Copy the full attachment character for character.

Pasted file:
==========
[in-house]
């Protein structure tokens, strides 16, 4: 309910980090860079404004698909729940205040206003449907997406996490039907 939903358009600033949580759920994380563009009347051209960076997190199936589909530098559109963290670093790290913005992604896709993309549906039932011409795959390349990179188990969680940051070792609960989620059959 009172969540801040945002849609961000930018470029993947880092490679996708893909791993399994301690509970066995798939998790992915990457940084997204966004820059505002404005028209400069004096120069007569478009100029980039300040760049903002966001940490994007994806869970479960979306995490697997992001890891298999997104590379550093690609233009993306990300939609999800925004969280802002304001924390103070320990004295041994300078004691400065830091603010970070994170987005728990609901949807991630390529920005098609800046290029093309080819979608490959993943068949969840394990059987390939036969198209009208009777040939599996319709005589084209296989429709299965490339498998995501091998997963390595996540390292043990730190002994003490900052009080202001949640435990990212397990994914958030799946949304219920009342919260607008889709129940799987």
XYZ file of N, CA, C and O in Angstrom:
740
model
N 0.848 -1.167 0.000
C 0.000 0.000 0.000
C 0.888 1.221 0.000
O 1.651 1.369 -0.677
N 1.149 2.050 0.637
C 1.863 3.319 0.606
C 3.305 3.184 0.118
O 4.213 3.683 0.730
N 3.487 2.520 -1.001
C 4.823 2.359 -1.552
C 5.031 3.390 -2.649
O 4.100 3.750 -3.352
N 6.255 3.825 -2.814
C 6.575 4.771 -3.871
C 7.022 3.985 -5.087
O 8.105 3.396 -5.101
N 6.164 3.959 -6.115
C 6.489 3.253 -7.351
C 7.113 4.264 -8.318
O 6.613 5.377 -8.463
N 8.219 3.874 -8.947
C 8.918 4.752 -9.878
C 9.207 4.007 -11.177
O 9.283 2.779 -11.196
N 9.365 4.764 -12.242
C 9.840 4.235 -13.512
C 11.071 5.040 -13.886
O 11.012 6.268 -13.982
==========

[in-house]
């Protein structure tokens, strides 16, 4: 309910980090860079404004698909729940205040206003449907997406996490039907 939903358009600033949580759920994380563009009347051209960076997190199936589909530098559109963290670093790290913005992604896709993309549906039932011409795959390349990179188990969680940051070792609960989620059959 009172969540801040945002849609961000930018470029993947880092490679996708893909791993399994301690509970066995798939998790992915990457940084997204966004820059505002404005028209400069004096120069007569478009100029980039300040760049903002966001940490994007994806869970479960979306995490697997992001890891298999997104590379550093690609233009993306990300939609999800925004969280802002304001924390103070320990004295041994300078004691400065830091603010970070994170987005728990609901949807991630390529920005098609800046290029093309080819979608490959993943068949969840394990059987390939036969198209009208009777040939599996319709005589084209296989429709299965490339498998995501091998997963390595996540390292043990730190002994003490900052009080202001949640435990990212397990994914958030799946949304219920009342919260607008889709129940799987």
XYZ file of N, CA, C and O in Angstrom:
740
model
N 0.848 -1.167 0.000
C 0.000 0.000 0.000
C 0.888 1.221 0.000
O 1.651 1.369 -0.677
N 1.149 2.050 0.637
C 1.863 3.319 0.606
C 3.305 3.184 0.118
O 4.213 3.683 0.730
N 3.487 2.520 -1.001
C 4.823 2.359 -1.552
C 5.031 3.390 -2.649
O 4.100 3.750 -3.352
N 6.255 3.825 -2.814
C 6.575 4.771 -3.871
C 7.022 3.985 -5.087
O 8.105 3.396 -5.101
N 6.164 3.959 -6.115
C 6.489 3.253 -7.351
C 7.113 4.264 -8.318
O 6.613 5.377 -8.463
N 8.219 3.874 -8.947
C 8.918 4.752 -9.878
C 9.207 4.007 -11.177
O 9.283 2.779 -11.196
N 9.365 4.764 -12.242
C 9.840 4.235 -13.512
C 11.071 5.040 -13.886
O 11.012 6.268 -13.982